It's been a while since I've posted for two reasons. 1) I was out of town all weekend again, and 2) I've been working overtime to finish edits on this SF novel so I can get it out already.
Anyway, back two weekends ago I was at Denvention, the first WorldCon I've been to in years. I used to go every year, starting with PhilCon and ending with TorCon. Had I stayed single and a full time attorney, I probably would have kept on going, but I traded my spare time and extra spending money in for a good marriage, definitely worth it.
And sadly, WorldCon seems to be shrinking. This one in Denver was notably smaller than any other I've seen. Some think that WorldCon is slowly being cannibalized by ComiCon, and that's definitely a possibility. Perhaps the saddest thing was how few of the Hugo nominees and winners came. The ceremony was dominated by other people reading acceptance speeches of little slips of paper.
What saddens me about all this isn't so much that Denvention wasn't the nonstop party that WorldCon usually is, though that too was a bummer. It's hard to watch the community dissipating. One of the most interesting things about SF, that I learned coming out of Clarion West, was how interconnected everyone was. I.e. Connie Willis tells a story about turning down an offer to cowrite with David Brin, getting chocolates from him, losing said chocolates, and having Bruce Sterling help her find them again. Connie Willis, David Brin, and Bruce Sterling write in rather different styles, yet they all knew each other socially and artistically.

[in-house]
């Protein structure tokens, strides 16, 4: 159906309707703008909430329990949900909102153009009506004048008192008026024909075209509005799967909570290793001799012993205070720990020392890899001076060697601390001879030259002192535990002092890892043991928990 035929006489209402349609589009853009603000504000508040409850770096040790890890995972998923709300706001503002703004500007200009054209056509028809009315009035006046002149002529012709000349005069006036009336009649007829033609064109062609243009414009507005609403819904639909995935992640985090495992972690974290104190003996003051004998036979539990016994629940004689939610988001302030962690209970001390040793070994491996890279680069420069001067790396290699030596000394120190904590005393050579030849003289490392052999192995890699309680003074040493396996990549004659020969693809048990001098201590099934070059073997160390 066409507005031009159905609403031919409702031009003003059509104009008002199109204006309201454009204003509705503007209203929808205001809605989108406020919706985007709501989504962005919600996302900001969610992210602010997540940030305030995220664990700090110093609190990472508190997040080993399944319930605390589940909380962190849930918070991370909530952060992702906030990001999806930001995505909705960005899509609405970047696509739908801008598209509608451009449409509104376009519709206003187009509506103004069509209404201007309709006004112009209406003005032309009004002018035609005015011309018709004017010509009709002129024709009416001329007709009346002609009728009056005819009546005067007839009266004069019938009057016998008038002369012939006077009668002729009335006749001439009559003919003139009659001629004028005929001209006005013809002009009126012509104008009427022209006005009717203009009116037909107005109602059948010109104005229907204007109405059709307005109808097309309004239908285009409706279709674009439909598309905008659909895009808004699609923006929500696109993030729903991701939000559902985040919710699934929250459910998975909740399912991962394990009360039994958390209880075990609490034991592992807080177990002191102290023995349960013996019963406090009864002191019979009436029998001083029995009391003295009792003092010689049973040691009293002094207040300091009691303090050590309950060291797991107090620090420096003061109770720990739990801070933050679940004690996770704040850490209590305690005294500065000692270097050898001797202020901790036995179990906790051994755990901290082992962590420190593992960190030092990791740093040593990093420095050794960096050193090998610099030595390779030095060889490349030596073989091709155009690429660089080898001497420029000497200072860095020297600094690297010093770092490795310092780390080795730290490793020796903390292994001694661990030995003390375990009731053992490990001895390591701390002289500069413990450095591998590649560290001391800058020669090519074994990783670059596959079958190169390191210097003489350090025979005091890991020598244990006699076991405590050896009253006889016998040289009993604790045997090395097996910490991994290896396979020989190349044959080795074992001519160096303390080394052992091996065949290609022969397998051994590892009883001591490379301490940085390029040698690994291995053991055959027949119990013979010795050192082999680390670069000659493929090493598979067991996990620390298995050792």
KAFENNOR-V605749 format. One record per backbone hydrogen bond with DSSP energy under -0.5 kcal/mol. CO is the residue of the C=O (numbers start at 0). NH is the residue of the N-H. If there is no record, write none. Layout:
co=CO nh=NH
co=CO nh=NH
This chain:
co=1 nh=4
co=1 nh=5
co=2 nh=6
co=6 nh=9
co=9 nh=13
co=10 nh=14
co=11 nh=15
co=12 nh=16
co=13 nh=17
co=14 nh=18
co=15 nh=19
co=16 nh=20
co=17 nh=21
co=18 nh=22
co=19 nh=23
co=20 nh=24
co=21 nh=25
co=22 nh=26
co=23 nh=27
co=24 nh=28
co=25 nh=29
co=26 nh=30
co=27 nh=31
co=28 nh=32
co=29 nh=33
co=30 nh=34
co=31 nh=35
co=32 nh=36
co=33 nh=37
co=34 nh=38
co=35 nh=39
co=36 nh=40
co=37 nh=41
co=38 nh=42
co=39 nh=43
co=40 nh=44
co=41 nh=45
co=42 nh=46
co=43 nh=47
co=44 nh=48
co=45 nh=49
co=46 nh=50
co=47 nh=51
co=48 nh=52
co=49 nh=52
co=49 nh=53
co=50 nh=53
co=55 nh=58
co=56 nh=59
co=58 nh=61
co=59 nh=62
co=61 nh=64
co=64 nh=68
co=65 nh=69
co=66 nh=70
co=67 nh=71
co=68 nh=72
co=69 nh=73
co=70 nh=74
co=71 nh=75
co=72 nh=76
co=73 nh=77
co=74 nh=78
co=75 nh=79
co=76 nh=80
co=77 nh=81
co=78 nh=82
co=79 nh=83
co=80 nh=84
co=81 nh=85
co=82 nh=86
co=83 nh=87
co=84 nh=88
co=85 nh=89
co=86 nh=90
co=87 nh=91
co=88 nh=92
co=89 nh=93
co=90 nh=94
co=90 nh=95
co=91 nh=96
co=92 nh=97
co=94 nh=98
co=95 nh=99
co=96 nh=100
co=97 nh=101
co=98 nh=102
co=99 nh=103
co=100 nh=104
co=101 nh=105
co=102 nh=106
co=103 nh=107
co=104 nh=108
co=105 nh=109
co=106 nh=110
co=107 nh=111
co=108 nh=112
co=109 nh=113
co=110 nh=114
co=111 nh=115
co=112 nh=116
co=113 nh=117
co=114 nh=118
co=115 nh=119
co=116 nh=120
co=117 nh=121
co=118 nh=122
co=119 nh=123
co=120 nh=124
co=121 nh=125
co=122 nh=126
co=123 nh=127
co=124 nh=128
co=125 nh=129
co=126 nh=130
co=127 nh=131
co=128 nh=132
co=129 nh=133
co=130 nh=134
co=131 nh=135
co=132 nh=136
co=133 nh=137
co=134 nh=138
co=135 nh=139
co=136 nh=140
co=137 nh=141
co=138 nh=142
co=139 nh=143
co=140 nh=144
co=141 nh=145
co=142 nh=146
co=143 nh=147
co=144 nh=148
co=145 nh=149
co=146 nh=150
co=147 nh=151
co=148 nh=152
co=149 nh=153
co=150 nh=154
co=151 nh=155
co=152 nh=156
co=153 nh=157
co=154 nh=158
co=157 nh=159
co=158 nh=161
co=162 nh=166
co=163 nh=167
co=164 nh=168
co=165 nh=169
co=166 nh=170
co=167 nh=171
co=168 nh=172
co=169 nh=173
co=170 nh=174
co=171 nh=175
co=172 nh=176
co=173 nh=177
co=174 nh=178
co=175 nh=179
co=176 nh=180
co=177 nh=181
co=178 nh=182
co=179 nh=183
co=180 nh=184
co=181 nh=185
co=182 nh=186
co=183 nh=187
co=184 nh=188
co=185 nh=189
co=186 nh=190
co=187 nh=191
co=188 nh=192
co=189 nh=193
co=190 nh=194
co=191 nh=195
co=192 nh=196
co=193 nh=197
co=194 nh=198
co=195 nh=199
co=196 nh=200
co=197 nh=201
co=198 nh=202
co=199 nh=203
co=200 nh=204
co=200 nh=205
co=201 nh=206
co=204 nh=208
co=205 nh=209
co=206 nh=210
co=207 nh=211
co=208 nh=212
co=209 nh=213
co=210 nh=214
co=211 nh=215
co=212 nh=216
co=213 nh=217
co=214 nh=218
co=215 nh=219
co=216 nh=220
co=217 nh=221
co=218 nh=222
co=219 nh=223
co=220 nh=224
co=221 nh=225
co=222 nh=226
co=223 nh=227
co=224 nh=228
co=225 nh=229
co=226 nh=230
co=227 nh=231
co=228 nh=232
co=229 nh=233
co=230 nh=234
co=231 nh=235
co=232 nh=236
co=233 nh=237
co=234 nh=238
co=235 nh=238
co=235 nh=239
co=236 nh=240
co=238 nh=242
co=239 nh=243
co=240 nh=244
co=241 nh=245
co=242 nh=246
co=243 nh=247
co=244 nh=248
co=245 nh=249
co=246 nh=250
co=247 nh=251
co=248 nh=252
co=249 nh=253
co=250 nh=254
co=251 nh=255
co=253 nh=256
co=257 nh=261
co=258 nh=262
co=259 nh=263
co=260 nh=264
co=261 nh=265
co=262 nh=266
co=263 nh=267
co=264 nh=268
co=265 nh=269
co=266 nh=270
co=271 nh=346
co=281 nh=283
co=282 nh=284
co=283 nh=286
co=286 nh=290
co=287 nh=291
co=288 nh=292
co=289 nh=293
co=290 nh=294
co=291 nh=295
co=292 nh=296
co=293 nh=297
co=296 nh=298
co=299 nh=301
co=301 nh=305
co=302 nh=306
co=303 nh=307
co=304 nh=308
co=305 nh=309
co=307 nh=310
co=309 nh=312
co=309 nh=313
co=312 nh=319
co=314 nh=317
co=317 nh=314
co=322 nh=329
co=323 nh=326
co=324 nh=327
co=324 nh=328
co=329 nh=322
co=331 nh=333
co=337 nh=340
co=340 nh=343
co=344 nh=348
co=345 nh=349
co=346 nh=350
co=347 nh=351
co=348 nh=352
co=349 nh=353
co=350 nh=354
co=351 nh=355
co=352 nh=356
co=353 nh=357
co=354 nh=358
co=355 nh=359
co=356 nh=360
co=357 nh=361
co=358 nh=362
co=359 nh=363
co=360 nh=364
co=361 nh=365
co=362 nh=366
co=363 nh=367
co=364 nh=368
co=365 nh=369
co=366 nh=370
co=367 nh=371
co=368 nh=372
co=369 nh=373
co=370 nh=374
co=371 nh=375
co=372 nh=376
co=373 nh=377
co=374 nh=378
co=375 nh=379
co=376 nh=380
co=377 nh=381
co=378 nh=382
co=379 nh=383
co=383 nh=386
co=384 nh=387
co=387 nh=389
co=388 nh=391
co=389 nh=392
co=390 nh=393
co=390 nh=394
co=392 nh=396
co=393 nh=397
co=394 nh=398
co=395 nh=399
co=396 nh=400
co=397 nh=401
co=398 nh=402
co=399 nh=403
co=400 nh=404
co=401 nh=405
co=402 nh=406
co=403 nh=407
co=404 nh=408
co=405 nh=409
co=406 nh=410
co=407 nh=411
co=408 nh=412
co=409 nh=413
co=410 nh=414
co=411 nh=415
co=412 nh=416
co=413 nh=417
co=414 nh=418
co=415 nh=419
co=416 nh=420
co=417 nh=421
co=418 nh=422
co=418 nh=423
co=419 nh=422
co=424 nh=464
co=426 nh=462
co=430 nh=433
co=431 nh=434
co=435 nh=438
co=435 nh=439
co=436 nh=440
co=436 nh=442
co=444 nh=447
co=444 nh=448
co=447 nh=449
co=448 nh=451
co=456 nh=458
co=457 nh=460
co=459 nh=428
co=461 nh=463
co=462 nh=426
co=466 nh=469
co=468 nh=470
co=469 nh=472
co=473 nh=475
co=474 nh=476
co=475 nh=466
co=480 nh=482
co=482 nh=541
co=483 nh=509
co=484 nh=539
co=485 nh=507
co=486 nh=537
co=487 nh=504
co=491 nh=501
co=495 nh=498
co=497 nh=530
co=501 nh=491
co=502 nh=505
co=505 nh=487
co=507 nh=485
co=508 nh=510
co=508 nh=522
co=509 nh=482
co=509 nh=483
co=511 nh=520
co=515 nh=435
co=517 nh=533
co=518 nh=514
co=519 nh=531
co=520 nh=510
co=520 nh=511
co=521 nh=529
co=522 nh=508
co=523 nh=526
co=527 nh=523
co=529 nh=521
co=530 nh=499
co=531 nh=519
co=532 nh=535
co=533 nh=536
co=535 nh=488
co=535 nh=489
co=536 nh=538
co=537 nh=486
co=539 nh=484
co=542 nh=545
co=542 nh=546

SF has traditionally had this amazing dialogue between its writers as they bounce ideas off each other, respond to each others works, critique each others books, and stay up far too late at cons sharing stories and quips. Nowadays, I think that's lessening, and part of the reason is that we won. SF and fantasy are so widespread that they've become mainstream. Many of the bestselling speculative fiction authors now didn't start out networking at conventions, instead they just read a lot of speculative fiction and decided to try to break into writing it through the usual channels of finding an agent and then selling a book. J.K. Rowling, Stephenie Meyer, and Stephen King probably haven't spent much time sitting on a bed in some random hotel suite together joking about whether John Scalzi can pass for Paolo Bacigalupi (one of the activities at Denvention). These three probably don't know each other at all, nor will a lot of their successors.
Fortunately I still have Critical Mass, a little microcosm of classic SF workshopping, and the New Mexico writers community is still going strong. And, times change, I guess. I hope the era of the tight knit SF community isn't truly ending.
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